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I need to install an older version of gcc on Ubuntu 10.04 (Beta 2); and I'm told I can install a previous package. At present, I can't compile version gcc-3.3.x, and I'm looking to install a package.

How do I instruct apt-get to pull stuff from previous Ubuntu archives?

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2 Answers 2

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/etc/apt/sources.list is the file you want.

However due to binary compatibility you're likely to have issues going back more the a release or two.

I don't have any Ubuntu machines to hand, but on Debian gcc-3.3 is in Etch (circa Q1 2007 as a legacy compiler), and gcc-3.4 is in Lenny (circa mid-2009 ditto).

If it's C your best bet is to simply install an old system and build on that. If it's C++ you're likely out of luck due to binary compatability changes.

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What I'm really trying to do is put together a cross compiler that uses existing libraries in the embedded system. For compatibility I (think I) need to build a gcc-3.4.5 cross compiler. But compiling with gcc-4.x fails. –  Jamie Apr 29 '10 at 14:31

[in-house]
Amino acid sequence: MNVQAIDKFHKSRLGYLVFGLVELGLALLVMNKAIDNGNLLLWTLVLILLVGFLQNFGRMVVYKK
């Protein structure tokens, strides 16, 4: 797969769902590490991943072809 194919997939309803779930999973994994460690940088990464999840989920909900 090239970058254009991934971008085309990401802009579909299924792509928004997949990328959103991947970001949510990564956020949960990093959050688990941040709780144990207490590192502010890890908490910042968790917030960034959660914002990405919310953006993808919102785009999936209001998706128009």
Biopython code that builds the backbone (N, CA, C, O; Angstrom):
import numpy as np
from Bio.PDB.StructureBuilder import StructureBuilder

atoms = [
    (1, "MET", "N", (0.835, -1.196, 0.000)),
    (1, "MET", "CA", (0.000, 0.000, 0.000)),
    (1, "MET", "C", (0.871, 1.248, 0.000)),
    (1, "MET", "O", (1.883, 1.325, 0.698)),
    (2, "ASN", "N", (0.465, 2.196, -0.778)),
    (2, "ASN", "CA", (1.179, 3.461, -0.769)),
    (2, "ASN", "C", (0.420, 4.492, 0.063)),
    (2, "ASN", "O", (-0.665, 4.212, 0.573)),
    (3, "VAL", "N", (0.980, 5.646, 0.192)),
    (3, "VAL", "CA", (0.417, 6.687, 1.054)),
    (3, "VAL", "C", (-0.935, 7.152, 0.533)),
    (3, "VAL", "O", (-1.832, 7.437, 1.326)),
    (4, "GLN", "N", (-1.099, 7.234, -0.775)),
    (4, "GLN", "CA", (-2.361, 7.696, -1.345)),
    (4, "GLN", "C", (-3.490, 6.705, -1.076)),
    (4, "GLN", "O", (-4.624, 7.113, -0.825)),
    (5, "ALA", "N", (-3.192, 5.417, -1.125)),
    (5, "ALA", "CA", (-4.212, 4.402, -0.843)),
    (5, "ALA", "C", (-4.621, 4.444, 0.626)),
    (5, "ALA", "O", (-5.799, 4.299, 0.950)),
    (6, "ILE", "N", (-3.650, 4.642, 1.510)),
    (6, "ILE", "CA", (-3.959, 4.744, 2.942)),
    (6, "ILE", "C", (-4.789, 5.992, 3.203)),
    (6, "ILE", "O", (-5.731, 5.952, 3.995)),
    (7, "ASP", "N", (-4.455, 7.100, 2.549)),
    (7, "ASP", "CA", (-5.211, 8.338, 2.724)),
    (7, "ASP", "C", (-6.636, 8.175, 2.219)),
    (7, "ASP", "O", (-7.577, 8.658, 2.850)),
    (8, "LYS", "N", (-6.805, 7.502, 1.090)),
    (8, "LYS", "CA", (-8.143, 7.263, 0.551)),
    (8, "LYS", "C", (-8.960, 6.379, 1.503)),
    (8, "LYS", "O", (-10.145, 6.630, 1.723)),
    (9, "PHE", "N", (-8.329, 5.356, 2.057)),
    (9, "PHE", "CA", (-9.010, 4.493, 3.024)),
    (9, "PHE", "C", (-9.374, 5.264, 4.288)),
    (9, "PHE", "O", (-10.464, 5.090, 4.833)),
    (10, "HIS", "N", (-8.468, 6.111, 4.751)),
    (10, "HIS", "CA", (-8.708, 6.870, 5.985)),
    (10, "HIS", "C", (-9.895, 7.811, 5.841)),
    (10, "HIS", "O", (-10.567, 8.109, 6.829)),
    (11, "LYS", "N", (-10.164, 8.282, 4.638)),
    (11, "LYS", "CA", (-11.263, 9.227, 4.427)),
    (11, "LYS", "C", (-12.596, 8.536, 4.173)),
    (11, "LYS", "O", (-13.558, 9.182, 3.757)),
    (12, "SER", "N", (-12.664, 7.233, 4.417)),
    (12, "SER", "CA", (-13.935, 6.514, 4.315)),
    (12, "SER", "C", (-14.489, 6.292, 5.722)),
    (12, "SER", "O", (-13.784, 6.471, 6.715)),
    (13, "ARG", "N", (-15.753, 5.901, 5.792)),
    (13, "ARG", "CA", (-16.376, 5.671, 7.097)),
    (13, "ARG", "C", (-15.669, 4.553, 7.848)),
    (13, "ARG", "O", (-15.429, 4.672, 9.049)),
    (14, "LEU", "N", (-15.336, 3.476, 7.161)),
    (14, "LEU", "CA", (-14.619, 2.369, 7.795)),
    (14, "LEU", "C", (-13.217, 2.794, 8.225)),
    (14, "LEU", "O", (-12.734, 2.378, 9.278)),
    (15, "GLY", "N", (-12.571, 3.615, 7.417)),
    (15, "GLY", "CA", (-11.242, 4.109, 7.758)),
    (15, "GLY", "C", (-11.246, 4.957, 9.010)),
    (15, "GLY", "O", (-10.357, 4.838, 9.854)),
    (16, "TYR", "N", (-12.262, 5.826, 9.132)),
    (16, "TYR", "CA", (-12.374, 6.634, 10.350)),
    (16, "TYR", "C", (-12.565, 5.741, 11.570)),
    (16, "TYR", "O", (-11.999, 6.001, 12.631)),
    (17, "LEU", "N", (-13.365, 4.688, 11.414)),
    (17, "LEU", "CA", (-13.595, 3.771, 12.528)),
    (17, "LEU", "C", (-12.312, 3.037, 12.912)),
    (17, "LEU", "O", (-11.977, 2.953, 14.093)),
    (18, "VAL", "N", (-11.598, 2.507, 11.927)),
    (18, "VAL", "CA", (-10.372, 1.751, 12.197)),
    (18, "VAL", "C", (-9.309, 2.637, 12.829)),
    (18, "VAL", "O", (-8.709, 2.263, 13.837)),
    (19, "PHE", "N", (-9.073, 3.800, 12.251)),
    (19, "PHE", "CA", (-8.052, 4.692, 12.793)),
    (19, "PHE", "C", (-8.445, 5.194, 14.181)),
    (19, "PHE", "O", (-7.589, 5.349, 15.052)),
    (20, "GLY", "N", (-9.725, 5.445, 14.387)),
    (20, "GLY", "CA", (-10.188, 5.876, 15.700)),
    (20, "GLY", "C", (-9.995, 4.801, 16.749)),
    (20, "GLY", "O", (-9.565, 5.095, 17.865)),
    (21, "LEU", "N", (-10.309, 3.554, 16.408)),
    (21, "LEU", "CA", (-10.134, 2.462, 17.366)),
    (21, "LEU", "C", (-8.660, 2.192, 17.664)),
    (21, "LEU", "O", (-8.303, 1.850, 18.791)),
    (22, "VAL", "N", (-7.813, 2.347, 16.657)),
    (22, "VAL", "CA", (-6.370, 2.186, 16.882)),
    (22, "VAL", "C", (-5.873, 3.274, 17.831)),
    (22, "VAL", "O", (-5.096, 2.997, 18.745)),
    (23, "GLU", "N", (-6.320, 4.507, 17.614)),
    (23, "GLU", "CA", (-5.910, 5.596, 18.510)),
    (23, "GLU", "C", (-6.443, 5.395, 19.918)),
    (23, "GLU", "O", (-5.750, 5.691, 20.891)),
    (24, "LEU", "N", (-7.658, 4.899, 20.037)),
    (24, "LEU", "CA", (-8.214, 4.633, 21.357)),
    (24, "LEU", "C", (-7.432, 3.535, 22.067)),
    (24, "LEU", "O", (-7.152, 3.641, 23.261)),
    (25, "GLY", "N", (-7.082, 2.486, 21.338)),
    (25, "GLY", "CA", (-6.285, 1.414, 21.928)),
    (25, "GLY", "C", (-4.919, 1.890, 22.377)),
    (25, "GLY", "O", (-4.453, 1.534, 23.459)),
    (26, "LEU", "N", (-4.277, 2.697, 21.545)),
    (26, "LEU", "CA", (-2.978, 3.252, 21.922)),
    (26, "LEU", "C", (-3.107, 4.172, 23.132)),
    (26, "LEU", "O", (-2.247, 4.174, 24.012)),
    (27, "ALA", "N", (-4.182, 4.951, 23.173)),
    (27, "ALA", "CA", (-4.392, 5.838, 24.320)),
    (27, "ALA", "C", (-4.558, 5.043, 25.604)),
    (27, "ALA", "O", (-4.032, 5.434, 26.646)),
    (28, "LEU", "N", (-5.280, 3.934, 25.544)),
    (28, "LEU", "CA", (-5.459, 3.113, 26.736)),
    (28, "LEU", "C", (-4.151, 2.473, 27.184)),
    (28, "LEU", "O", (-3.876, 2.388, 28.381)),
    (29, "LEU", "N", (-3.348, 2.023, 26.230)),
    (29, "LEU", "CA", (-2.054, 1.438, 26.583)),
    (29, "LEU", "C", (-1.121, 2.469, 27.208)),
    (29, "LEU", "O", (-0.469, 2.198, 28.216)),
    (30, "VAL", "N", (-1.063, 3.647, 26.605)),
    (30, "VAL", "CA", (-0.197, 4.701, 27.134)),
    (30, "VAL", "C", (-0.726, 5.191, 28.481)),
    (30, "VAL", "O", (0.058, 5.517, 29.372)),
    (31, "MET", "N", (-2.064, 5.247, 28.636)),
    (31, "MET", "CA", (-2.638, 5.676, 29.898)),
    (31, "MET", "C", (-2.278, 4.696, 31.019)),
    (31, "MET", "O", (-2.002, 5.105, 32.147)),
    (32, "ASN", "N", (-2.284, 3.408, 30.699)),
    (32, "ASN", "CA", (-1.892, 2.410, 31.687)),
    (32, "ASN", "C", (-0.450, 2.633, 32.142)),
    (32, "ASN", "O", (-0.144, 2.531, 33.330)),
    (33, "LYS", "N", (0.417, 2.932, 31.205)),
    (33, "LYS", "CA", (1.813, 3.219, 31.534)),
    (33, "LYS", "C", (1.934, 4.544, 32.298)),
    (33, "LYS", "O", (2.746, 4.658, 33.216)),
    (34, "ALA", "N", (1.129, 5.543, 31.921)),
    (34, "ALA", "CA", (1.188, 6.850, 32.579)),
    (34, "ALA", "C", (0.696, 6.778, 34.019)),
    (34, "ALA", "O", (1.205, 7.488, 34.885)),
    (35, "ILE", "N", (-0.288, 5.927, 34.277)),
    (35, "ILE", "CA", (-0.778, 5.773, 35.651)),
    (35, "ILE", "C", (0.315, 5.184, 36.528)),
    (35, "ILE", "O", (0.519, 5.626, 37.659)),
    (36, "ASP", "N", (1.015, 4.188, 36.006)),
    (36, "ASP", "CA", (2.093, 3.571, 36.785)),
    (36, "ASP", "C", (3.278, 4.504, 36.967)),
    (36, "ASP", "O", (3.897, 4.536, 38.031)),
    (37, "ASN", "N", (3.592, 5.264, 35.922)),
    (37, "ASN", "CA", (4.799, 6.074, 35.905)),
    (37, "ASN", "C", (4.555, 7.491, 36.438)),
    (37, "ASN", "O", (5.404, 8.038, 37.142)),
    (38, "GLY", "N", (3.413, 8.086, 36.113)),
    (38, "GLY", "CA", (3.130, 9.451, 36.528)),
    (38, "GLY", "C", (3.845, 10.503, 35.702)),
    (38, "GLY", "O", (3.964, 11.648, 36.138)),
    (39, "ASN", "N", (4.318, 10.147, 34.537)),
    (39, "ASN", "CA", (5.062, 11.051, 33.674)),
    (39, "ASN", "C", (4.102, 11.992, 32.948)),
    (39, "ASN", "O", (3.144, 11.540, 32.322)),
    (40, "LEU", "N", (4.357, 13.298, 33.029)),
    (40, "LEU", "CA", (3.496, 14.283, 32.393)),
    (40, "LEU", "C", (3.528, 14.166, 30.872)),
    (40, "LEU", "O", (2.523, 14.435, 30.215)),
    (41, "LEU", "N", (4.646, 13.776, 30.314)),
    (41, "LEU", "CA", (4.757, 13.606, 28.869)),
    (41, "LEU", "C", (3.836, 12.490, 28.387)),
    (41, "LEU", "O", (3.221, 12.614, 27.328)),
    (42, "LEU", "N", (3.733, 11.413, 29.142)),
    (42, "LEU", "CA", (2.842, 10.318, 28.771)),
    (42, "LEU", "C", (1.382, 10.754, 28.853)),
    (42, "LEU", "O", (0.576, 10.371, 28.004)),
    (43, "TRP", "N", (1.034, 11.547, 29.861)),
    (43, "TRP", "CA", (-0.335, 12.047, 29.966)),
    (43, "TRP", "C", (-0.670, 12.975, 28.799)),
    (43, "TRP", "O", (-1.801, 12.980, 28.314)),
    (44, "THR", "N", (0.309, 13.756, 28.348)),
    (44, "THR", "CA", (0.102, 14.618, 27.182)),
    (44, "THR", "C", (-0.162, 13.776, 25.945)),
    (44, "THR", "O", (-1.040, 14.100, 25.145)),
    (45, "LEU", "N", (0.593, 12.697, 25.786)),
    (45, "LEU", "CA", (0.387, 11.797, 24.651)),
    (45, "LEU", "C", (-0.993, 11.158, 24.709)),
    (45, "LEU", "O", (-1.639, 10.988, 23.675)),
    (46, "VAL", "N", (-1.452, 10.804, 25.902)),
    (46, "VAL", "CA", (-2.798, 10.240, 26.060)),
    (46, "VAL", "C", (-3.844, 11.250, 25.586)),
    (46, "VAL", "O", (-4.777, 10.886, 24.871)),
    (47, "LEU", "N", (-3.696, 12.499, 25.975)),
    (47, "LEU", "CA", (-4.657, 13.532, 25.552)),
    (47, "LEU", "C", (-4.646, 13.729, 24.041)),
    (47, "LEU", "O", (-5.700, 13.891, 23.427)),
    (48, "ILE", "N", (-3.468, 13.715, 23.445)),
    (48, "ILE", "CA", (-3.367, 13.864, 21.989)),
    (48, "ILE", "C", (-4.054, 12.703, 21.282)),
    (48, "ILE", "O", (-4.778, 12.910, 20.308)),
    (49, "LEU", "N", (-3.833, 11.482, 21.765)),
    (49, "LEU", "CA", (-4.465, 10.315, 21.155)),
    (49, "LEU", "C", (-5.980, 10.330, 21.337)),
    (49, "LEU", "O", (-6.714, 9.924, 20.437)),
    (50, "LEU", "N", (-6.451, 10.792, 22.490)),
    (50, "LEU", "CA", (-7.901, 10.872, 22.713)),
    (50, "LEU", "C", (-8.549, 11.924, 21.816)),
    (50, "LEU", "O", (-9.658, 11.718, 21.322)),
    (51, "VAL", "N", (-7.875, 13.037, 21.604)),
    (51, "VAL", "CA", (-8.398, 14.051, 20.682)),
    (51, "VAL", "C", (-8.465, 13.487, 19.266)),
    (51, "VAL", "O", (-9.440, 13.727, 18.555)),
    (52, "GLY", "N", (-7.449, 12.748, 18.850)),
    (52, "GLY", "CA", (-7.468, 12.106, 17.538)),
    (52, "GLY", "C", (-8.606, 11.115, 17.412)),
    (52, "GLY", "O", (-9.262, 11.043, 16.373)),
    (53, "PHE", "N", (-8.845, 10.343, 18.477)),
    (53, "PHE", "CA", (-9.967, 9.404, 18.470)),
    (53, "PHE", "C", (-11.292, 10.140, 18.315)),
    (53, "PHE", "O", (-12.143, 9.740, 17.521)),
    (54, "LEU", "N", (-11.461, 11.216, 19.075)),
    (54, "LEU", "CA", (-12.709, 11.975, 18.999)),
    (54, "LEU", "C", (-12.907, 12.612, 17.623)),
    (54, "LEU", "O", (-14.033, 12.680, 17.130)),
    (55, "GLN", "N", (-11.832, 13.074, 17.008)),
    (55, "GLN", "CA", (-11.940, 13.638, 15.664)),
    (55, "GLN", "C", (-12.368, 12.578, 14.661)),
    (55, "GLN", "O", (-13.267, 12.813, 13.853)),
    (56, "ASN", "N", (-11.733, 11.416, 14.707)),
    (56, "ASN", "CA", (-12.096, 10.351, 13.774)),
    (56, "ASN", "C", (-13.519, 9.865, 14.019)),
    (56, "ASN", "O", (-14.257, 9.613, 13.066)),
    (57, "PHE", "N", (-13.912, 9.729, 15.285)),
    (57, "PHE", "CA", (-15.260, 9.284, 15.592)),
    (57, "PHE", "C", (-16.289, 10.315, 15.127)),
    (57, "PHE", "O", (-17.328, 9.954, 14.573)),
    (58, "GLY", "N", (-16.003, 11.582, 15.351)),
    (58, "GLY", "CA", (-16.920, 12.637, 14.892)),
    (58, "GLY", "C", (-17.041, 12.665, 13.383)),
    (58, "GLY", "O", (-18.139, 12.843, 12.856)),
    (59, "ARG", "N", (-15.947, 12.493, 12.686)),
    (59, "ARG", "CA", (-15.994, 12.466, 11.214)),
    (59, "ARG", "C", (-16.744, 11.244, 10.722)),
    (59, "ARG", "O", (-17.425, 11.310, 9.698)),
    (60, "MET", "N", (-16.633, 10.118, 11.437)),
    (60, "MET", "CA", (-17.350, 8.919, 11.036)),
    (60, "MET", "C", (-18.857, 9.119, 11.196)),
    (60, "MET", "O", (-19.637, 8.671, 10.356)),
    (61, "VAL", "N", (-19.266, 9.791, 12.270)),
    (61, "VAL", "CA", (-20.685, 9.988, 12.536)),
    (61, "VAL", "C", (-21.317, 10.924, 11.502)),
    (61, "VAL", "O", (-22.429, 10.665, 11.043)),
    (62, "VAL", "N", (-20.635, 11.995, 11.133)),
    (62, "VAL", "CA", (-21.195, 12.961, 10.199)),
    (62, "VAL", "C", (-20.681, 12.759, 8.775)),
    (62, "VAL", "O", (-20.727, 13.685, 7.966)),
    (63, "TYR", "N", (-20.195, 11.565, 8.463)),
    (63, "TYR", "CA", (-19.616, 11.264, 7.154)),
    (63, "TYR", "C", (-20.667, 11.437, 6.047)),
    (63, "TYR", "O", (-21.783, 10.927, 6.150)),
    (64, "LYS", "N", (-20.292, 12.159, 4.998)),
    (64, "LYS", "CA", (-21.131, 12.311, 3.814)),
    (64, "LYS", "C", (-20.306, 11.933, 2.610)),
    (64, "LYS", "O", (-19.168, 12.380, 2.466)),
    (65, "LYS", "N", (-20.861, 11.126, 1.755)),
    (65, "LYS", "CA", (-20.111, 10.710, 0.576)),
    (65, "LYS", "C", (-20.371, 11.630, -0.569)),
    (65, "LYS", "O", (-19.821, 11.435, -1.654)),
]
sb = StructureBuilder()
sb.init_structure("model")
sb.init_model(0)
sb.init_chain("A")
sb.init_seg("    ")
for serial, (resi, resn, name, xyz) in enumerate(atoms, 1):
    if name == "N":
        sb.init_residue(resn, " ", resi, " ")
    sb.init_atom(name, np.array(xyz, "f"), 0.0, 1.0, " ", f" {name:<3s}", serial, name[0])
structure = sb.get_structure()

I've been playing with /etc/apt/sources.list, which is creating just as many problems as it is solving. Nonetheless, you answered the question, thanks. –  Jamie Apr 29 '10 at 14:32

Binary packages need to have matching (or equivalent) libc versions. So taking a binary package built against libc 2.2 and running it on a system with libc 2.7 isn't going to work.

You could take a source package and rebuild it. Here is an outline of what to do for a GCC corss-compiler for an ARM processor target from Ubuntu, you should be able to adapt that general process.

Another option would be to build GCC C/C++ 3.3.6 from the original source yourself.

I just noticed that it appears that Ubuntu 10.04 Lucid Lynx has a package called gcc-3.3 which should be available for you to install.

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